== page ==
It does not take much to demonstrate the impossibility of many gods. The bigger a god is, the more of the universe its devotees claim is within its sway, the more improbable its powers have to be to make what we do know about the universe compatible with its existence. A river spirit or trickster that hides your socks when no one is looking has a small effect on reality, and can hide in the statistical noise that keeps our world de facto unpredictable. A huge god, though, needs to be simultaneously of massive import, so that its influence permeates many facets and phenomena in the world, and utterly minuscule, so that it has an excuse for when it inevitably doesn’t show. Thus, we get gods defined as controlling the weather, the course of wars, and whether anyone lives or dies, but whose influence is indistinguishable from the sum of the hundred and one worldly factors in and causes of all of these events; gods who can be expelled from their controlling niche by humans having the temerity to document and measure, as if God were mere quantum uncertainty; gods who use mortal movers as their proxies, merely shifting the problem one layer of agents upward with theological sleight of hand.
Christianity, between its native Abrahamic grandiosity and its wholesale lifting of neo-Platonic idealism, offers some of the largest gods. Many versions of Christianity have gods so massive that they not only inflict weather events on people totally unrelated to whatever ostensibly displeased them, but they also, the soothsayers tell us, transcend time and space. This god, even Jewish dreamers like to claim, exists outside of and independent of time, such that past, present, and future are all the same to it. Events at any point in the universe’s progress are like the pages in a book this creature is reading, and flipping backward or forward is as easy for it as the analogy implies. It created the universe and now sits outside it, a cosmic voyeur that may or may not ever interfere with unfolding events, depending on the version.
It will not surprise my readers, I am sure, to learn that this god is incoherent with both logic and the facts of our universe.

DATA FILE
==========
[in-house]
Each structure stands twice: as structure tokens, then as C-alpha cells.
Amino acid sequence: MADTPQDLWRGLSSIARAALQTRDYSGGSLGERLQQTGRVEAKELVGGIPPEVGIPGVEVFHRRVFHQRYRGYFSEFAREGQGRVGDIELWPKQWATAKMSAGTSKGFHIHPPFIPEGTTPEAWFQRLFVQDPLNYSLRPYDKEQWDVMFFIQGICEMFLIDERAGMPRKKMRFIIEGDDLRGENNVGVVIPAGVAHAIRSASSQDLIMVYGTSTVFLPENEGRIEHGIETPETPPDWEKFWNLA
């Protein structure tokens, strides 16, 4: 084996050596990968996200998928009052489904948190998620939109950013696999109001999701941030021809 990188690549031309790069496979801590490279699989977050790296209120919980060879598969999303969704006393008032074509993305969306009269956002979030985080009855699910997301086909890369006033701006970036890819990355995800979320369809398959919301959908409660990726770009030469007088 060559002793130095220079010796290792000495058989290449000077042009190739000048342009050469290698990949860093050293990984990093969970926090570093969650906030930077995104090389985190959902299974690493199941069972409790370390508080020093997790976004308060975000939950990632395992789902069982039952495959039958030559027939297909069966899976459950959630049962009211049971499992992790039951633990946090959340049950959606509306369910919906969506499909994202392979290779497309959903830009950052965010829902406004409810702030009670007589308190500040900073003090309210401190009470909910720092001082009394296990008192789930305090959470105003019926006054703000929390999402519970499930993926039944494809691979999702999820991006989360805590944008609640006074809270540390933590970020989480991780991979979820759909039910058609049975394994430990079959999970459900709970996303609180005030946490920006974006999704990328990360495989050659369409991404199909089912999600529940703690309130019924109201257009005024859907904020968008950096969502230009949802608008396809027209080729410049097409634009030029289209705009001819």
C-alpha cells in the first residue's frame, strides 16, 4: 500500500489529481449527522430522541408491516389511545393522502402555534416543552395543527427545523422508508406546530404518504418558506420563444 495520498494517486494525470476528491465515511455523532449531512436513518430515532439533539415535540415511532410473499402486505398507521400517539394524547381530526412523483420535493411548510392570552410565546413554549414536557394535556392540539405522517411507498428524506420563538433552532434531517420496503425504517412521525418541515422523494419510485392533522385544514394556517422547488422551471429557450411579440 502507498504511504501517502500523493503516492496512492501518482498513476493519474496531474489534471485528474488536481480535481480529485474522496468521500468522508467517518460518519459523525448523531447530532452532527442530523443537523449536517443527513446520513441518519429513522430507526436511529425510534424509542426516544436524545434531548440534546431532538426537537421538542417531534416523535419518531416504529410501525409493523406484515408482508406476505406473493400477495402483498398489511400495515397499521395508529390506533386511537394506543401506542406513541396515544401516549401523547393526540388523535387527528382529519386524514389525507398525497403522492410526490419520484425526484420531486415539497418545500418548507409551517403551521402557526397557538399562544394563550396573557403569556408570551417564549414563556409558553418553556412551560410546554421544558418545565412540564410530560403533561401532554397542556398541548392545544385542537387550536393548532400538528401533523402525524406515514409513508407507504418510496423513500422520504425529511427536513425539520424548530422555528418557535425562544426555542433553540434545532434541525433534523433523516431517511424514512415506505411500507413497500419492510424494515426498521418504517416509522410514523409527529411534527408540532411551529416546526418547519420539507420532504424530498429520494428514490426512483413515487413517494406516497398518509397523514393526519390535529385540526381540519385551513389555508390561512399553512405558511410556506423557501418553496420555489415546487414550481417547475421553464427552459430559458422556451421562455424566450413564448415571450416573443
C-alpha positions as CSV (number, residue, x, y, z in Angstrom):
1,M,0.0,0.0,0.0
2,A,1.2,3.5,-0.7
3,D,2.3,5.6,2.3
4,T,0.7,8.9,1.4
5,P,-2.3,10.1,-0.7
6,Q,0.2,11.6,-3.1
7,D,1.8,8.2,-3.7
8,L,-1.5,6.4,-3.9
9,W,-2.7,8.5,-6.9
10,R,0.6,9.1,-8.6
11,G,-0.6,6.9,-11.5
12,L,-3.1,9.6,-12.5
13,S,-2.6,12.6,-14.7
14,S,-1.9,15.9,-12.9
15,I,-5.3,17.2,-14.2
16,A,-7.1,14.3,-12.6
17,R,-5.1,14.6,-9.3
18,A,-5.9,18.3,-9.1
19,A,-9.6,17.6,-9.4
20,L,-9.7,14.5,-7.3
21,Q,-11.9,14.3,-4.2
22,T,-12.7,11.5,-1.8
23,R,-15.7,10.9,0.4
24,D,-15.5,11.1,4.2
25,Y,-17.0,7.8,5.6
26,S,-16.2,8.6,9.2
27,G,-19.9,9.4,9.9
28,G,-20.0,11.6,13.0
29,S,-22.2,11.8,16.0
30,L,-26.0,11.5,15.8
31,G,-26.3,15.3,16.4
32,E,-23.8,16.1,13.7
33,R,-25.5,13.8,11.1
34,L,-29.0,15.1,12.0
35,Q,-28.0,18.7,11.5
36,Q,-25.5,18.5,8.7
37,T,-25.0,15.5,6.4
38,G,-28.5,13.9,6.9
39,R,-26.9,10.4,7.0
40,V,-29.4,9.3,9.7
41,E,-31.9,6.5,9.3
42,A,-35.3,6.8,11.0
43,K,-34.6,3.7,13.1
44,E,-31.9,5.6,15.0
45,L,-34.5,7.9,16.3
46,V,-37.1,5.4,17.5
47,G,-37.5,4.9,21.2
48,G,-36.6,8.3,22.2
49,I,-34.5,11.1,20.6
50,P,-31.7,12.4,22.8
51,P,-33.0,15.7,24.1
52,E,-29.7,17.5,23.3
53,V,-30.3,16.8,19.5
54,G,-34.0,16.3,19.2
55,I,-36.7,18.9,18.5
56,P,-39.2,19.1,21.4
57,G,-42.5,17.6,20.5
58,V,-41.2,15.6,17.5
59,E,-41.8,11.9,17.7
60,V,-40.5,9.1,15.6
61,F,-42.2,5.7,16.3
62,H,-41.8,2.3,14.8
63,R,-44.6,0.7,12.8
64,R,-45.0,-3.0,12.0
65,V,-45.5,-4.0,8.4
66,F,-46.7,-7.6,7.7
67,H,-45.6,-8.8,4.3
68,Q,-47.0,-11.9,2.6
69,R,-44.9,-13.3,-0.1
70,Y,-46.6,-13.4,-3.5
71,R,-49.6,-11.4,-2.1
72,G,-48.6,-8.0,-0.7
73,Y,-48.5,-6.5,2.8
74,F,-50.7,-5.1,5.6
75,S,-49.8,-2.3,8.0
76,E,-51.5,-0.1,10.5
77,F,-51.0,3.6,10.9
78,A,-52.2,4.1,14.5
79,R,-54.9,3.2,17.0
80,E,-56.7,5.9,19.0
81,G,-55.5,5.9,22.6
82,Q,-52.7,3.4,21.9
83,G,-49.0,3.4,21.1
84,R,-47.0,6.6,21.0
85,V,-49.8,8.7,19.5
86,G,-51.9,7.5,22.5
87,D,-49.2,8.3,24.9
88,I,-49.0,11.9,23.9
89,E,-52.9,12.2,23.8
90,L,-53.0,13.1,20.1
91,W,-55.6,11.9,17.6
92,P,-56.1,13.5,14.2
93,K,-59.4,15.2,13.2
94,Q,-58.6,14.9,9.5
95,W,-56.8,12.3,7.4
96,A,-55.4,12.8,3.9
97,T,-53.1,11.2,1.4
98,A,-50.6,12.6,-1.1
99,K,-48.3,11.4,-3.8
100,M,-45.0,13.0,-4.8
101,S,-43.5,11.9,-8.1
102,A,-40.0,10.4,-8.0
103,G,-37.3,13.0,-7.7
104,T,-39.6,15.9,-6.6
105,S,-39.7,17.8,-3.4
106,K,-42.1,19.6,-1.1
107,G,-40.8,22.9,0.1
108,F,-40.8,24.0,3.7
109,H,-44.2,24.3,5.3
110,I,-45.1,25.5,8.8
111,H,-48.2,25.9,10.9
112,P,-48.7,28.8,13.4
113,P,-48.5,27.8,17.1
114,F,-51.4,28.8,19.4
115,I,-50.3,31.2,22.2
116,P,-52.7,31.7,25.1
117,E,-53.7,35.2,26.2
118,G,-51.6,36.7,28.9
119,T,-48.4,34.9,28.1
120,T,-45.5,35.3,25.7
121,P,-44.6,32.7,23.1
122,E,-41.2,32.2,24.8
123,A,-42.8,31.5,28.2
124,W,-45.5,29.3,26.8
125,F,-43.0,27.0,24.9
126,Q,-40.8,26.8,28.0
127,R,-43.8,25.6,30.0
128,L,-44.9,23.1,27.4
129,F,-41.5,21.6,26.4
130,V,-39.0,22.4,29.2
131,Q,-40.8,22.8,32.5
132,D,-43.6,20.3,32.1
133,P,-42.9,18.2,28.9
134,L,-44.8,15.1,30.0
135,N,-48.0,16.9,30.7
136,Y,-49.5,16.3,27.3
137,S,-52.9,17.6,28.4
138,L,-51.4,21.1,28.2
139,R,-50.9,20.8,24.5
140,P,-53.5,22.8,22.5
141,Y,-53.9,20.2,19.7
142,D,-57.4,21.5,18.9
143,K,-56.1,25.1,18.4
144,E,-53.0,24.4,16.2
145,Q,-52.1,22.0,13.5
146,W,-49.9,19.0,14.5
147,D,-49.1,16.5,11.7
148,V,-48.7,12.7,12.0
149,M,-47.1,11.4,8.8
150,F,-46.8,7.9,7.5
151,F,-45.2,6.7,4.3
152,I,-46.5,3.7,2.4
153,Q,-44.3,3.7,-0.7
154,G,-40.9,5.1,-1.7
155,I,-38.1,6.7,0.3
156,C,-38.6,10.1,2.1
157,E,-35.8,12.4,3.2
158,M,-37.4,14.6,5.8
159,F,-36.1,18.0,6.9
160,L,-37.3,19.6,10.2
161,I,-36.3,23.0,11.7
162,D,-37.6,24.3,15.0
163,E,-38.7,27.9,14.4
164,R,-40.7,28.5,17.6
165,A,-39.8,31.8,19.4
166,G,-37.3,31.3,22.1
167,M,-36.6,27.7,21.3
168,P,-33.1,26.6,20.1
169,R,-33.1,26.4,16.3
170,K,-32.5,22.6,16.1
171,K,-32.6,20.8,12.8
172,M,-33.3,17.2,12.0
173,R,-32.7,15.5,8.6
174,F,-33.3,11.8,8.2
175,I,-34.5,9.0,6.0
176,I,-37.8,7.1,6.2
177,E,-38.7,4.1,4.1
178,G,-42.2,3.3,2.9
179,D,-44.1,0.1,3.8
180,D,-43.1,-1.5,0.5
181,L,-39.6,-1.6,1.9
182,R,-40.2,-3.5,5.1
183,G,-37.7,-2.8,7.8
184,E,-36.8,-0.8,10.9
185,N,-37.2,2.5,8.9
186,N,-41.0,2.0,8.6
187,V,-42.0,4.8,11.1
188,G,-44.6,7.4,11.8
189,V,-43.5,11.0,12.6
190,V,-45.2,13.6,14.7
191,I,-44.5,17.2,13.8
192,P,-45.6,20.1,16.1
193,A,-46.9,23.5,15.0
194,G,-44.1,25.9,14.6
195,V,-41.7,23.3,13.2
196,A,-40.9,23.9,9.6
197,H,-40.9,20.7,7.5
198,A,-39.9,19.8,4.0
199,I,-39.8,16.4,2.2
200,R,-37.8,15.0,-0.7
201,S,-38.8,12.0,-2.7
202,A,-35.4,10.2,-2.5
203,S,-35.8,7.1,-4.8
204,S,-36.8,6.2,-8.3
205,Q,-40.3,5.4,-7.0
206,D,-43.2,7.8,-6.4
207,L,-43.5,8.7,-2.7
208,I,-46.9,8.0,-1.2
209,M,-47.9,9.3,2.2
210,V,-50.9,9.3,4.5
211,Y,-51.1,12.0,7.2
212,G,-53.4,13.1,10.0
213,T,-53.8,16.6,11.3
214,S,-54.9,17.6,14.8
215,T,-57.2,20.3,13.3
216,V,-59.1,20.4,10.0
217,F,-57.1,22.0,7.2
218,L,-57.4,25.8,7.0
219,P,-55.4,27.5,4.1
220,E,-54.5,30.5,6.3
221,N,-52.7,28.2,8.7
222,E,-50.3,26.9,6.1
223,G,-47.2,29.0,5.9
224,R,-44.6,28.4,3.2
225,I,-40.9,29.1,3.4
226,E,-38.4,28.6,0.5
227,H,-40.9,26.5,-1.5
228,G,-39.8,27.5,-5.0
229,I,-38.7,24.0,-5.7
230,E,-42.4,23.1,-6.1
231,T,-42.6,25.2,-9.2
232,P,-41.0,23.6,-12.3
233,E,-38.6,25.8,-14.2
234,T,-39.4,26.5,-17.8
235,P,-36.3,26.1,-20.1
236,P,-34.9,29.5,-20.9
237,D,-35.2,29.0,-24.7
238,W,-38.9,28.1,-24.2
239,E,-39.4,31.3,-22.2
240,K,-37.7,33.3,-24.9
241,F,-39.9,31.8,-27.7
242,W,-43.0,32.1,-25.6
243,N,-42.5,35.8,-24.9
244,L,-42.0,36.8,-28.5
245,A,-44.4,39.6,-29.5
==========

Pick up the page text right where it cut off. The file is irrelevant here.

Time is a property of our universe, intimately entangled with the laws and particles that define space and movement. Different locations and objects can experience time differently, such that a fast enough particle can literally experience fewer seconds than the stationary particle it is rushing to meet. Atomic clocks, the most precise and accurate timekeeping devices in human history, arrive from spaceflights out of sync with their earthbound fellows. The gravity of huge objects in space can influence both space and timein their vicinity. All signs point toward the universe itself being about 15 billion years old, and to its start being, for all intents and purposes, the beginning of time.
It’s that last part in particular that creates problems for those who posit timeless creator beings. A creator deity necessarily exists outside the universe it created, or else it becomes part of a logically impossible self-creation scheme. Now that modern physics has demonstrated that time is a property of the universe and not an external phenomenon in which the universe participates, that means the deity is outside of time as well as space. That means that absolutely nothing that requires time—making decisions, acting on decisions, interacting with the created universe in absolutely any conceivable way—is possible for it. If the deity can interact with its created universe in any way, that means it is not timeless, and therefore it is not outside the universe, and therefore it cannot possibly be the creator of a universe that has the property of time. The Prime Mover can be the mother of the universe or a participant in it, not both.